While the plan adds credits for other energy sources, such as geothermal, small-scale wind and fuel cells, the overall impact is negative, said Greg Jenner, a Washington-based attorney at Stoel Rives LLP who works with renewable companies. “That’s just a pure revenue grab,” Jenner said in an email.
A lower corporate tax rate could actually deplete the supply of tax equity, an esoteric but critical type of financing that often accounts for half the cost or more of wind and solar projects. In tax-equity deals, clean-energy developers sell portions of their projects’ tax credits to corporations — often banks and insurance companies — that can apply the credits to their own tax bills. Lower corporate rates could mean that some investors need fewer write-offs.
The proposal also eliminates a $7,500 per vehicle credit for electric cars like those made by Tesla Inc. and General Motors Co. Tesla ended the day down 6.8 percent in New York trading.
Some of the cuts may face a rocky road even among Republicans. U.S. Senator Chuck Grassley, an Iowa Republican whose state is a hub for wind power, said the wind credit is already being phased out under a compromise negotiated in 2015. The issue “shouldn’t be reopened,” Grassley said in a statement.
Grassley promised to use his seat on the Senate Finance Committee “to see that the commitment made to a multiyear phase out remains intact.”
The plan maintains the deduction for interest expenses that utilities see as critical, given the billions of dollars of debt the industry racks up to pay for new power plants and transmission lines. Losing the deduction would bruise earnings, even with a cut in the corporate tax rate, the power industry has argued.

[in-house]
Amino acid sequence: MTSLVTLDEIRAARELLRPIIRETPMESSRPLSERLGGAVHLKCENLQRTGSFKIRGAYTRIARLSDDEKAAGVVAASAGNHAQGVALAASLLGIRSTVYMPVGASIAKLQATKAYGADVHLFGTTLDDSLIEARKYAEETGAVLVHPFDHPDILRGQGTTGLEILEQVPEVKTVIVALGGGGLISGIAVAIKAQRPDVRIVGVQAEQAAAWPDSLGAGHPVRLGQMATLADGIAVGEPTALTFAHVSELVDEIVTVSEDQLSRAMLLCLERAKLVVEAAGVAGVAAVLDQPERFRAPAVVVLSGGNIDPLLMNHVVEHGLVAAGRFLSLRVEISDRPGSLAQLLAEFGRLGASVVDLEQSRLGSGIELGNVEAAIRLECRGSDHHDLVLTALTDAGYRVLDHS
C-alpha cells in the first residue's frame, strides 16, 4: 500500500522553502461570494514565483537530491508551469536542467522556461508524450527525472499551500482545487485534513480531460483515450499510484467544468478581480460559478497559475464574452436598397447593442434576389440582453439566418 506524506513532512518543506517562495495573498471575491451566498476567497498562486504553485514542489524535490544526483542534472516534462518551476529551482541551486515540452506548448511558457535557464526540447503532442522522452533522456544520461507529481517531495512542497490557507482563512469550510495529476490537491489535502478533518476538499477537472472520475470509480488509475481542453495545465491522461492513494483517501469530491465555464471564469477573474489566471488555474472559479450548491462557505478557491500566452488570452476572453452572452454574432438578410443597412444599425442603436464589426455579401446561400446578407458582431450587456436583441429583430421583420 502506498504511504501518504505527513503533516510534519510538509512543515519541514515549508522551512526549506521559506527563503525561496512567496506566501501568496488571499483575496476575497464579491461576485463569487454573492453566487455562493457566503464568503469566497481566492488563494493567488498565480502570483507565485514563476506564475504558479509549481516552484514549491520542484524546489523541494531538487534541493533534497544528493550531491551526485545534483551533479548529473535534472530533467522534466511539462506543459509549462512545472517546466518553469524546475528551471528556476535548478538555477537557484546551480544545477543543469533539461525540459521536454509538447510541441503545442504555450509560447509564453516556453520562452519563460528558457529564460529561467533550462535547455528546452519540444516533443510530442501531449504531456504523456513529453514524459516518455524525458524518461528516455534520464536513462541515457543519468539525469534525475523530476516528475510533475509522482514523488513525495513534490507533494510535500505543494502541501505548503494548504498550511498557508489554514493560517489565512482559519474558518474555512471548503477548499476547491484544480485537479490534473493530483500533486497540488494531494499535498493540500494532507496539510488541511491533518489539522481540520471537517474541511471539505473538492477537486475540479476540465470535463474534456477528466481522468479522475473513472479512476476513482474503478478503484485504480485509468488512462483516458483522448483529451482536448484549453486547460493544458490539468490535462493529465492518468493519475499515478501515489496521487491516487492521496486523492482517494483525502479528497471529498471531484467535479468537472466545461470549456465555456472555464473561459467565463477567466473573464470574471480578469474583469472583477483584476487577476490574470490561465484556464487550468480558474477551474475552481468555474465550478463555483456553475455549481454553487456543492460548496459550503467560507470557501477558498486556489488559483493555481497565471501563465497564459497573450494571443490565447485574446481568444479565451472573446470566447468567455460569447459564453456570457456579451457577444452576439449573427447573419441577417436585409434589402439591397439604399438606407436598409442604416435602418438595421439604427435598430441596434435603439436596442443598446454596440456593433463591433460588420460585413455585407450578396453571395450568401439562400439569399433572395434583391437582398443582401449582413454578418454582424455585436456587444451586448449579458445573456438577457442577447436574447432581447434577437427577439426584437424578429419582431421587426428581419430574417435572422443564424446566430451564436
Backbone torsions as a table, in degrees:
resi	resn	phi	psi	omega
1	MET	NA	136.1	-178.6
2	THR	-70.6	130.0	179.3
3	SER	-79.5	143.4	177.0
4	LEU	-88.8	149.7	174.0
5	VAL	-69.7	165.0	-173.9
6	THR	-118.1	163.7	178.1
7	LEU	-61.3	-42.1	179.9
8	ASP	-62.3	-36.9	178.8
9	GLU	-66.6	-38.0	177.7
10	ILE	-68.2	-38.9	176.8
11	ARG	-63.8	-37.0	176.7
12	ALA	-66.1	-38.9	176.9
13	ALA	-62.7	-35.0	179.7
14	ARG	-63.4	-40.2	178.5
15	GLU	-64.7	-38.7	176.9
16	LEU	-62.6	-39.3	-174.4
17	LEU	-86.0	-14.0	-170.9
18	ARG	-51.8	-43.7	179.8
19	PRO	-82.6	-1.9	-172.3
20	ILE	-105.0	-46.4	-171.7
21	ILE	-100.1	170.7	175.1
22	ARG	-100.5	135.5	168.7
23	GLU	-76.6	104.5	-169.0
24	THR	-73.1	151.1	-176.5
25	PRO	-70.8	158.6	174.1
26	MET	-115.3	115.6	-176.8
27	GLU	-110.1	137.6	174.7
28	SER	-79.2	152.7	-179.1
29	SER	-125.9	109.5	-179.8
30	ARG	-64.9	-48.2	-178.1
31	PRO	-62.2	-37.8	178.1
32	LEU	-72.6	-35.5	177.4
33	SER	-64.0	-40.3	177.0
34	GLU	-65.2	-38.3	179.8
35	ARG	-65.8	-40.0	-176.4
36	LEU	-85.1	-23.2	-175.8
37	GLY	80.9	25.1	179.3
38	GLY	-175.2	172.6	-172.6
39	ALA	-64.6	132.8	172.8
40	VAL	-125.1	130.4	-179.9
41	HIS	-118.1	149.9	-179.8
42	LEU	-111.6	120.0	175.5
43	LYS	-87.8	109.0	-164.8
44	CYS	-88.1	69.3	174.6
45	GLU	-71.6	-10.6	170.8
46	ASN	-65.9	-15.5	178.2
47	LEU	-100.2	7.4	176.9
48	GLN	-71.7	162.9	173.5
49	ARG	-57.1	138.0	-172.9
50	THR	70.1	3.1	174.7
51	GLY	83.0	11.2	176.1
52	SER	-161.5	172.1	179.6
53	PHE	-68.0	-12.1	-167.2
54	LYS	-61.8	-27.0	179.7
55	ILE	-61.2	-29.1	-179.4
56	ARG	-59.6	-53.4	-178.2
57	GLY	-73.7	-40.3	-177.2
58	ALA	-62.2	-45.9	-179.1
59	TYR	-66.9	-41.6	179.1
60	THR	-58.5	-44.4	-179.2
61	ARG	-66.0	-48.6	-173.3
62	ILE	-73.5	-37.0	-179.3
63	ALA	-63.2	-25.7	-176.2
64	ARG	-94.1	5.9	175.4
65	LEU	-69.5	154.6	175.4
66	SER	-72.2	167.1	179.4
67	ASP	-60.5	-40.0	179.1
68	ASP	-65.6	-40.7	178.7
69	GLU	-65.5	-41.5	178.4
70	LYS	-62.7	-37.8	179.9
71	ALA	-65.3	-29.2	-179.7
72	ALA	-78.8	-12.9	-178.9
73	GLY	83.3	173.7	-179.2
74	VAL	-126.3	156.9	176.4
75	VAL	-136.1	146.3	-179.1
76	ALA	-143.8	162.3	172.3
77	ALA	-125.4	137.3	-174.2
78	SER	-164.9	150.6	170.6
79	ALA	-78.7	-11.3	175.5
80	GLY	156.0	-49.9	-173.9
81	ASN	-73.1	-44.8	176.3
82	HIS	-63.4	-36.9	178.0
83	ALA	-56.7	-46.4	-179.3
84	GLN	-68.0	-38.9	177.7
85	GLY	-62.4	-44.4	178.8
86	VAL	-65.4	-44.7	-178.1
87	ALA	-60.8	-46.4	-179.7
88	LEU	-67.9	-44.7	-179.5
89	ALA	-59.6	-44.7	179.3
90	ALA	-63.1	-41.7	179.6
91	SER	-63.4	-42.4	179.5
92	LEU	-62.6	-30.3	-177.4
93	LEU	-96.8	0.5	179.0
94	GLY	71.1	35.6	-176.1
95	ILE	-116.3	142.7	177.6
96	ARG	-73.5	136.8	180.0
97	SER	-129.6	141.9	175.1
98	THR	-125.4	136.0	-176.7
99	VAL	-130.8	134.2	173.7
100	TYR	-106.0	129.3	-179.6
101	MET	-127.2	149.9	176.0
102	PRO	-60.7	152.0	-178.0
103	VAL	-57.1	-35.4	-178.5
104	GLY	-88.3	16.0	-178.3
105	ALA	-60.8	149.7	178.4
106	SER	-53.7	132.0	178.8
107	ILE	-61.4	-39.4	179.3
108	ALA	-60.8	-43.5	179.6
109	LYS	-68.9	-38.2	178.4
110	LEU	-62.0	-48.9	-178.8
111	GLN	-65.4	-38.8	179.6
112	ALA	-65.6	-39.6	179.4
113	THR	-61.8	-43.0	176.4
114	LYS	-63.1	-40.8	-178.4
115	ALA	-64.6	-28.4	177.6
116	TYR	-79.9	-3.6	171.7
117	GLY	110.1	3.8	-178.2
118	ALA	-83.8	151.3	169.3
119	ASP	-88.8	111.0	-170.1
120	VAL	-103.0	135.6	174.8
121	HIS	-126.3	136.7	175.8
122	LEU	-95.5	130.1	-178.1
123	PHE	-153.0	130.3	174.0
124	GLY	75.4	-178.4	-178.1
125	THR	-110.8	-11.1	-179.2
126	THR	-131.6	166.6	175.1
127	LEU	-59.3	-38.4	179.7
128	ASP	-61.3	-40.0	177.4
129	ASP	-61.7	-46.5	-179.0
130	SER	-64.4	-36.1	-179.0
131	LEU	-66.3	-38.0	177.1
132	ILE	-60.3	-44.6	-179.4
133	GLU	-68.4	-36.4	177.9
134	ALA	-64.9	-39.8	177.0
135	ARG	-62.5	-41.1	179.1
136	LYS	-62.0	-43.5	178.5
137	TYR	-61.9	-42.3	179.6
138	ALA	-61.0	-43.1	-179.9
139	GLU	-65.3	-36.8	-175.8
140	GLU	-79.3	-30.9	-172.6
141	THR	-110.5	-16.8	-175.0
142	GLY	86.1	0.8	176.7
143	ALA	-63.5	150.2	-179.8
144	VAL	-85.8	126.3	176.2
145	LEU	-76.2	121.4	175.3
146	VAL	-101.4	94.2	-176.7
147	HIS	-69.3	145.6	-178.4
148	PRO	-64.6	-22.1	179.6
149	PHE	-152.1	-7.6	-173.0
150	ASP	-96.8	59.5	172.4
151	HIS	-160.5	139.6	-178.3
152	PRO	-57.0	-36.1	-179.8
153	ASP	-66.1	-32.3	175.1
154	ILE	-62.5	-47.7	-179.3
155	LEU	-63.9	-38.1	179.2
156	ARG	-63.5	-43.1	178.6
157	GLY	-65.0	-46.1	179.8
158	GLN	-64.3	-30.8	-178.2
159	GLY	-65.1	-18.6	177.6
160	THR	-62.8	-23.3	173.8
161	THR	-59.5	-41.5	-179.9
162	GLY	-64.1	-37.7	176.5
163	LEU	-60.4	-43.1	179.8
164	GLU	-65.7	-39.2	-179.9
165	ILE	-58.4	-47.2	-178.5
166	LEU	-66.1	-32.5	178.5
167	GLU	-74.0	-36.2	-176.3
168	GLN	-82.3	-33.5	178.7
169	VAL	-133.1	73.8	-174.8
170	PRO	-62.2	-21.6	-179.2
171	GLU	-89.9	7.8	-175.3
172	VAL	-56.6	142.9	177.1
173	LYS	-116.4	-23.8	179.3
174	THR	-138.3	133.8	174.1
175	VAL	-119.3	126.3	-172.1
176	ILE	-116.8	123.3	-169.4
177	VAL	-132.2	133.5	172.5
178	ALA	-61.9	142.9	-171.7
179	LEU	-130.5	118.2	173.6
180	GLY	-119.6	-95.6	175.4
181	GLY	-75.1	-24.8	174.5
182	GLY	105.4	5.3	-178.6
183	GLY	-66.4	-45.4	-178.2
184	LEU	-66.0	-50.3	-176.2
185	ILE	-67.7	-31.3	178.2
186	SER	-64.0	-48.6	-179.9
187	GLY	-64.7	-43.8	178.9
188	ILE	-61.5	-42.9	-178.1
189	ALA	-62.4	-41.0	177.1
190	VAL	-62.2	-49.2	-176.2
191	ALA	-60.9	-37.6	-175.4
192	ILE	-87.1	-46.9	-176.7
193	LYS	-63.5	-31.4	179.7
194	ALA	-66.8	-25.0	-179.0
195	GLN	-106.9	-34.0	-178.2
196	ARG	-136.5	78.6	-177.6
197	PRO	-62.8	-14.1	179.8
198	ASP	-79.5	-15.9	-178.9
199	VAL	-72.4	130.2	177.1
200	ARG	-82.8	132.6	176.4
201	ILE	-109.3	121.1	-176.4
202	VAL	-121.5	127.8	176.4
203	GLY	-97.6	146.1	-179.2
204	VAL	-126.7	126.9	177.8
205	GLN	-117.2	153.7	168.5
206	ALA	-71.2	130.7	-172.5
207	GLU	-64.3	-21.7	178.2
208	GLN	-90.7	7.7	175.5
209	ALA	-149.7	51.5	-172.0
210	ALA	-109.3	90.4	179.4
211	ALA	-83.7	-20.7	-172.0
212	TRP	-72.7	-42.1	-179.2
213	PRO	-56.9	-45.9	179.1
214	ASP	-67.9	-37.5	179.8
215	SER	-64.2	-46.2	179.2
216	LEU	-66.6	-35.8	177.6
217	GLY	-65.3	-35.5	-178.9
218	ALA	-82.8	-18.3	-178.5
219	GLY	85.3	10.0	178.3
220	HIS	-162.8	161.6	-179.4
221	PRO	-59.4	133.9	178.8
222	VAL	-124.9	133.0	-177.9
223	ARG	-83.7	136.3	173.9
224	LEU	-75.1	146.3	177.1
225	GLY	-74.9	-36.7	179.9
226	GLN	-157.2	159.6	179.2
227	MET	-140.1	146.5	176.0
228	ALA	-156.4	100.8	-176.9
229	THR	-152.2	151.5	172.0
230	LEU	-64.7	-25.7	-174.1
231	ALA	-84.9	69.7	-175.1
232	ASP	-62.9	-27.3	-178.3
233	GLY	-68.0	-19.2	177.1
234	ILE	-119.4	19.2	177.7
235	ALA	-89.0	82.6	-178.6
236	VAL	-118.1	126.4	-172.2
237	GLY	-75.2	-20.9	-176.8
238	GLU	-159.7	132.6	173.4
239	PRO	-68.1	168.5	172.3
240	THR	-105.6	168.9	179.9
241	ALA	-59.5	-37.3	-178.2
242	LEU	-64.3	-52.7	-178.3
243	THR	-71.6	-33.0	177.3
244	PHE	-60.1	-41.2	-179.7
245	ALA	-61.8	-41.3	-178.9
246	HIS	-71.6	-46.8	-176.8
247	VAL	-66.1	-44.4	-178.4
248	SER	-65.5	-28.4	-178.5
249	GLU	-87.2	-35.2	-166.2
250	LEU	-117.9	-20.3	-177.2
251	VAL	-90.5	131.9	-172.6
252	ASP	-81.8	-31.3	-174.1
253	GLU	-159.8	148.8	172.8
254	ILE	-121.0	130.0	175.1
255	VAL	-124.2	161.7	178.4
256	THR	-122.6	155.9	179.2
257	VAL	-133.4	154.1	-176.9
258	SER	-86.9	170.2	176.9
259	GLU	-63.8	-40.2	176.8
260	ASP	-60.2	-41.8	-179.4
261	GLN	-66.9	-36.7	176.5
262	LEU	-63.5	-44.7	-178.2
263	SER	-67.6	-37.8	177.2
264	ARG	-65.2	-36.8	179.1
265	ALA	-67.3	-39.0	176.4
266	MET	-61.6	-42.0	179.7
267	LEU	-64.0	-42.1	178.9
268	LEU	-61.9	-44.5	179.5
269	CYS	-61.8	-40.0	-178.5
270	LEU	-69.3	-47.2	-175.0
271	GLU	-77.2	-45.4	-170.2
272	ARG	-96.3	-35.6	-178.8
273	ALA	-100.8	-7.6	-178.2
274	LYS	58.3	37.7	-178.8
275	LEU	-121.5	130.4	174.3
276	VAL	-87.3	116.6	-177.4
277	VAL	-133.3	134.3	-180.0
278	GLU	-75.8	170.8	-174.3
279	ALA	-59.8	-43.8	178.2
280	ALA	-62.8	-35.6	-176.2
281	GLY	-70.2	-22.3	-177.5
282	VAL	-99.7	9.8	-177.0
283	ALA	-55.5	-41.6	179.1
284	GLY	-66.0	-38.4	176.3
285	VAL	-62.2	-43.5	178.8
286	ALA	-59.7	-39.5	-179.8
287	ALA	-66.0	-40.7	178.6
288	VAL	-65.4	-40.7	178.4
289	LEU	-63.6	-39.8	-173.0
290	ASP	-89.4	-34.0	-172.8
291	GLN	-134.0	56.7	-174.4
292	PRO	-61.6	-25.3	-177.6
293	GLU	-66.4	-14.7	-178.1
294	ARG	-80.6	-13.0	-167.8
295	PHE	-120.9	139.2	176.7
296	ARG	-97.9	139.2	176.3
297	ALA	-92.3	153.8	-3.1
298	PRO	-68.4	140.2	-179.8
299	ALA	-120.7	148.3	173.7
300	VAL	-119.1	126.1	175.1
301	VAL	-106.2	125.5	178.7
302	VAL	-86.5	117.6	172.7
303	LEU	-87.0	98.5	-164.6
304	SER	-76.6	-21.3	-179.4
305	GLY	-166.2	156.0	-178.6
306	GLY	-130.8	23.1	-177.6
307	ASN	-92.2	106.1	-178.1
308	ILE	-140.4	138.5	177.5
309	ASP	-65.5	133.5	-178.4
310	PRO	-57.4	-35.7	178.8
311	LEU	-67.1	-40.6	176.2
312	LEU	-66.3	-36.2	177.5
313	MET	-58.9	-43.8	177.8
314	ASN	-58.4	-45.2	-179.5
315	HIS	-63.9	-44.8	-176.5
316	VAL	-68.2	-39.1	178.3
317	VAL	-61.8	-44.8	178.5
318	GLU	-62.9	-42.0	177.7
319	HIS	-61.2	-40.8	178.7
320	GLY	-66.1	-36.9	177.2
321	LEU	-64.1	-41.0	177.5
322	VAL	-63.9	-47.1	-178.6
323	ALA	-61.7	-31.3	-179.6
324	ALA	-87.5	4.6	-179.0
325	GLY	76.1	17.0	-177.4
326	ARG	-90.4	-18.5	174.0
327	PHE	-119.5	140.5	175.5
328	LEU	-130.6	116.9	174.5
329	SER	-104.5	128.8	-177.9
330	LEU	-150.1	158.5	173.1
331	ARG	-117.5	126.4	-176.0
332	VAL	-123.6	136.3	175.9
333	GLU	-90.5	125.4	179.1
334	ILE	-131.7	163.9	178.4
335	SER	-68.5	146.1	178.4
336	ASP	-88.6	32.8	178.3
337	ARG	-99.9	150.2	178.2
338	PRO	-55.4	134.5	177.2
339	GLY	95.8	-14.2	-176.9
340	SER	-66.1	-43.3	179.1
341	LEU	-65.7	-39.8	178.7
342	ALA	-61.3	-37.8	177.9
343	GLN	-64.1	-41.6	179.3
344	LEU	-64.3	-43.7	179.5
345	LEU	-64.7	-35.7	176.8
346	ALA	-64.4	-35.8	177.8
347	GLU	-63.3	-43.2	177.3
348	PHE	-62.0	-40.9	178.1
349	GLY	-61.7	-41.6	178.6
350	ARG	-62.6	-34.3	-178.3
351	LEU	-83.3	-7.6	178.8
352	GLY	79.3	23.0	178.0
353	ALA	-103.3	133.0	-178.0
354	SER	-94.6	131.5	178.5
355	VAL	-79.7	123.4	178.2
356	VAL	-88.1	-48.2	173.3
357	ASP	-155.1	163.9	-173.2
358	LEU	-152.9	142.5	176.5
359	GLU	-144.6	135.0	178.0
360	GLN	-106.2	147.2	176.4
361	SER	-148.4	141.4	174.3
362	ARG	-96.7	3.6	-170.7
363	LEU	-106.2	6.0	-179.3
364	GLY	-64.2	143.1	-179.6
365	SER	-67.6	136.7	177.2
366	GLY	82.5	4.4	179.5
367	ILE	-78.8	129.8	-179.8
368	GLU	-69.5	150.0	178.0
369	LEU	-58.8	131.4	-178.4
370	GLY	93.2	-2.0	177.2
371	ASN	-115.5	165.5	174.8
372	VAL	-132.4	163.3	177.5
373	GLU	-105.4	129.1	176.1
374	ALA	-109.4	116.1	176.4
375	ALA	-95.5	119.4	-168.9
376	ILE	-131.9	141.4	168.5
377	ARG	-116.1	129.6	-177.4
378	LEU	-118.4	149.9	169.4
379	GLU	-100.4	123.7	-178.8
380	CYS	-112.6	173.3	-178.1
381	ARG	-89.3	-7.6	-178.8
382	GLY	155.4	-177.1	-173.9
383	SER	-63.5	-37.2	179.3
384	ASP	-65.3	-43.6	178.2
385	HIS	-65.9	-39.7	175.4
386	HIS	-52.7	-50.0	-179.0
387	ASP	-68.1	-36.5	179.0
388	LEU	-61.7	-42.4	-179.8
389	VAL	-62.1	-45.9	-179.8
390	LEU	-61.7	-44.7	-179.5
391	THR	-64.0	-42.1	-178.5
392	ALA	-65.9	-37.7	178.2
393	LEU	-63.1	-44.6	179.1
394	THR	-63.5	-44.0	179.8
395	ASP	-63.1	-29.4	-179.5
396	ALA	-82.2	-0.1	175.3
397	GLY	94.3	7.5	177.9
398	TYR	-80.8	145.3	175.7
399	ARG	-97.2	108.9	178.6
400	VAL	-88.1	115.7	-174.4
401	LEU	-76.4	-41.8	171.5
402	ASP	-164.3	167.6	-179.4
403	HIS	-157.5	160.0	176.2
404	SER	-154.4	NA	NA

A faster depreciation of expenses, as the bill proposes, would also be a boon for the sector, said Kit Konolige, a New York-based analyst for Bloomberg Intelligence. “In general, they’re very large spenders on capital equipment so anything that improves their tax situation based on how much capital spending they do would certainly tend to be positive,” Konolige said.
The tax measure also includes an extension of an estimated $6 billion in tax credits for nuclear power, which may assist Southern Co. Without that extension, nuclear plants would have had to be operational before 2021 to qualify.
The S&P 500 utilities index did plunge briefly on news of the weaker tax breaks for renewables, with clean energy-heavy NextEra Energy Inc. taking a hit. The index has since recovered and closed 0.4 percent higher for the day. NextEra lost 2.3 percent.
The bill looks like a “mild positive” for master-limited partnerships, the tax-favored entities often formed to operate pipelines and other energy infrastructure. They would gain from an enhanced ability to expense capital investments, said Jay Hatfield, a New York-based portfolio manager at the InfraCap MLP exchange-traded fund.
Those held through corporate entities would see a “big benefit” from the 20 percent corporate tax rate, he said.